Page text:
3. Maintain Strong Lesson Starts
You should always be prepared to give the students a starter task, a ‘Do Now’, activity to get them working straight away. This is just as important for whole-class relief lessons and small group intervention sessions.
Have a bank up your sleeve in case one isn’t prepared for you. Of course, this does not have to be directly linked to the learning in the lesson but reinforces your expectations of behaviour and engagement with learning. Asking students to create anagrams of keywords, finding the keyword with the highest Scrabble score or even just writing down 5 things they learnt the last lesson on a post-it are all viable options that give both you and the students five minutes of breathing space to settle into the lesson. Give the students a number and challenge them to come up with as many ways as possible to arrive at that number.
Whilst students are busy with the starter, you can be reinforcing positive behaviour and evaluate the suitability of the cover work for the class. If you feel it may not be up to scratch, it’s time to get creative…
4. Don’t Be Afraid to Use Your Creativity in Relief Teacher Jobs
Your role is to ensure students are making progress within the lesson, but sometimes there is simply not enough cover work left. Let’s face it, the most engaging and exciting tasks are rarely left for relief teachers sadly! So, this is where your own professional judgement, experience, imagination and creativity make you a stand out relief teacher. Here are some key factors to look out for and think about when delivering a cover lesson:
Be Crystal Clear
Ensure that instructions for activities are repeated verbally and visually displayed clearly. Asking students to repeat the instructions back to you can help check their understanding.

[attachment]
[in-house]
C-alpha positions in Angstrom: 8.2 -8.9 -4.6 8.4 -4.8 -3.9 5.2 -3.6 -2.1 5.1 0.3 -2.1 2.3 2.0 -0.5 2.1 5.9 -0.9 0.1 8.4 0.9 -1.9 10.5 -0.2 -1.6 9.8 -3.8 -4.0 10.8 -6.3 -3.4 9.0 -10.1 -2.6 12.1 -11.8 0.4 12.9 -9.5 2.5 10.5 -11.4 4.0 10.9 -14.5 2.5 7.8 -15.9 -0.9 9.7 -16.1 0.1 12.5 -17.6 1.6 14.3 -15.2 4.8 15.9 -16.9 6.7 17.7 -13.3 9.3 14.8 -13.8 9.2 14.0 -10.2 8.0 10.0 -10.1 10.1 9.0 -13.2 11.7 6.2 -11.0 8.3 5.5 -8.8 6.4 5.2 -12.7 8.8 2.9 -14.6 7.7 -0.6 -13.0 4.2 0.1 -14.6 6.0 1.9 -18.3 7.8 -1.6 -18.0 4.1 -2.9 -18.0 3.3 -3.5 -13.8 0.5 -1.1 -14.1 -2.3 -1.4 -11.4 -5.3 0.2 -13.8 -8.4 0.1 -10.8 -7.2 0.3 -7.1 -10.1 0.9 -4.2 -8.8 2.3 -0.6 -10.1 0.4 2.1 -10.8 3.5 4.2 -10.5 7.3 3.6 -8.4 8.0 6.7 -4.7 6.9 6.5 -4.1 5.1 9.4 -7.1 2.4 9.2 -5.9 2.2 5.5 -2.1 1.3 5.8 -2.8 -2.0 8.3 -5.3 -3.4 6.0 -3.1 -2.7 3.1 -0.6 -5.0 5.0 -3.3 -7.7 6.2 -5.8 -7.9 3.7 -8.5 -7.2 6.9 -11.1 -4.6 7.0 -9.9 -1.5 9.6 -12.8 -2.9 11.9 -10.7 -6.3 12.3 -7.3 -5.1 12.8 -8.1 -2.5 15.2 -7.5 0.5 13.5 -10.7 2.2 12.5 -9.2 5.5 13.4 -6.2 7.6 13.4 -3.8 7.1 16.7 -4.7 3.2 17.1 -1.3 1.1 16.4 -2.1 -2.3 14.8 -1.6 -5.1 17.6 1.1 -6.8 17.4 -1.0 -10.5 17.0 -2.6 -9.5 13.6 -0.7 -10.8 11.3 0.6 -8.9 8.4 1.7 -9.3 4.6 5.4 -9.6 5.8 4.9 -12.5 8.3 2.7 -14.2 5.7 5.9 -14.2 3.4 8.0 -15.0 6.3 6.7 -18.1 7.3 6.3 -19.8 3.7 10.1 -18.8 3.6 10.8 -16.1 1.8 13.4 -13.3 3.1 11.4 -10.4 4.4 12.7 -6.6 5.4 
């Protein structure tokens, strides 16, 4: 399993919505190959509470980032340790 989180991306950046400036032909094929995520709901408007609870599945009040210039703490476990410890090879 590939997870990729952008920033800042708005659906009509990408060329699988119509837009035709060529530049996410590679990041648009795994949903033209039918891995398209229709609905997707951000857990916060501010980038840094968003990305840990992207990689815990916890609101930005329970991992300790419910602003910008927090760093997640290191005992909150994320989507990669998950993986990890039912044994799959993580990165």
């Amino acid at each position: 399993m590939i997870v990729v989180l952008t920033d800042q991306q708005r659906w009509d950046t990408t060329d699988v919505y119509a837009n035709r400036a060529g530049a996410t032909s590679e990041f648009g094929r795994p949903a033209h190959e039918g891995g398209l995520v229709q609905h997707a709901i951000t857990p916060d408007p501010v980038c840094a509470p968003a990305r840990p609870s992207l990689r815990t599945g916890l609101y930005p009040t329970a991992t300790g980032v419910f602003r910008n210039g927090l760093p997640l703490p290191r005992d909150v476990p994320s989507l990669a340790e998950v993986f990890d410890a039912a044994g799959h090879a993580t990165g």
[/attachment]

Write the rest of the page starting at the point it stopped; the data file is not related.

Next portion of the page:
Break Down Learning
Make sure that work is split up into 5-10minute chunks, any longer and students can become unfocused. A good example of this is textbook work, splitting the pages into paragraphs and their accompanying tasks.
If you give them half an hour for a task that they can do in five minutes, they’ll still manage to stretch it out for the whole 30minutes. Include time limits for each activity as part of the ‘chunked up learning’ approach.
If students know their work isn’t going to be checked, they will have little motivation to complete tasks. Accountability is key! Let students know that there will be some form for self- or peer-assessment, or the work will be marked by you or their usual class teacher. This provides motivation to complete the work set.
Sometimes the cover work just doesn’t fill the lesson time. In this case, you need to create your own activity. You shouldn’t introduce new learning but should instead use the extra time to reinforce their knowledge. Can they summarise the lesson in 5 paragraphs, then in 5 sentences and then in only 5 words? Can students create a diagram to remember the keywords from the lesson? Why not get students to write questions with which they can test each other with? These are great options for revising content at the end of a lesson without resorting to ‘making a poster’.
Make sure you’re thinking about all of these things during lessons. When trialling for relief teacher jobs, showing you have this level of adaptability will really help!
Thank you for reading our advice on how to impress on relief teacher jobs…
We hope you’ve found this post on intervention teacher and relief teacher tips helpful. Check out our current vacancies if you’re looking for primary relief teacher jobs or intervention teacher jobs.
If you’d like to have a chat with a friendly consultant, then register your interest and we’ll be in touch!